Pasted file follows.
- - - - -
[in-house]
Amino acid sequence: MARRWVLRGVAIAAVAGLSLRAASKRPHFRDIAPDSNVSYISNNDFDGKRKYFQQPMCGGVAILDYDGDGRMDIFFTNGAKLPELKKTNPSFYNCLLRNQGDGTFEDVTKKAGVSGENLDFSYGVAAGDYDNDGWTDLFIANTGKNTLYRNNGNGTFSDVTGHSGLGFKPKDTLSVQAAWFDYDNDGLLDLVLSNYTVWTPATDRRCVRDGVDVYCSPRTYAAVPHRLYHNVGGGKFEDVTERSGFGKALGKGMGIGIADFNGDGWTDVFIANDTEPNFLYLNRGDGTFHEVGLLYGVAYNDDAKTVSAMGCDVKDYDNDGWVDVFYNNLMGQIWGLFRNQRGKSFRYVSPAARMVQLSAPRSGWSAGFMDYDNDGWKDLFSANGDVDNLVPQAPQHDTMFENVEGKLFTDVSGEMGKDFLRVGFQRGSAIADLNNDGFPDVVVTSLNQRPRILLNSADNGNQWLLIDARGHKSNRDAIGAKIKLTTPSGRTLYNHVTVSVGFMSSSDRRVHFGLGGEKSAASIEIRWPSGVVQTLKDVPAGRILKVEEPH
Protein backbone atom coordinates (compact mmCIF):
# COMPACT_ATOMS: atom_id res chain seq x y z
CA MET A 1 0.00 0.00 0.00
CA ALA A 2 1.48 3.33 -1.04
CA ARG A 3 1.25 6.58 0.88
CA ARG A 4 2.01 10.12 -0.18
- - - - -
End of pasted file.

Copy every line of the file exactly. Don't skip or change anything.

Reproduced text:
[in-house]
Amino acid sequence: MARRWVLRGVAIAAVAGLSLRAASKRPHFRDIAPDSNVSYISNNDFDGKRKYFQQPMCGGVAILDYDGDGRMDIFFTNGAKLPELKKTNPSFYNCLLRNQGDGTFEDVTKKAGVSGENLDFSYGVAAGDYDNDGWTDLFIANTGKNTLYRNNGNGTFSDVTGHSGLGFKPKDTLSVQAAWFDYDNDGLLDLVLSNYTVWTPATDRRCVRDGVDVYCSPRTYAAVPHRLYHNVGGGKFEDVTERSGFGKALGKGMGIGIADFNGDGWTDVFIANDTEPNFLYLNRGDGTFHEVGLLYGVAYNDDAKTVSAMGCDVKDYDNDGWVDVFYNNLMGQIWGLFRNQRGKSFRYVSPAARMVQLSAPRSGWSAGFMDYDNDGWKDLFSANGDVDNLVPQAPQHDTMFENVEGKLFTDVSGEMGKDFLRVGFQRGSAIADLNNDGFPDVVVTSLNQRPRILLNSADNGNQWLLIDARGHKSNRDAIGAKIKLTTPSGRTLYNHVTVSVGFMSSSDRRVHFGLGGEKSAASIEIRWPSGVVQTLKDVPAGRILKVEEPH
Protein backbone atom coordinates (compact mmCIF):
# COMPACT_ATOMS: atom_id res chain seq x y z
CA MET A 1 0.00 0.00 0.00
CA ALA A 2 1.48 3.33 -1.04
CA ARG A 3 1.25 6.58 0.88
CA ARG A 4 2.01 10.12 -0.18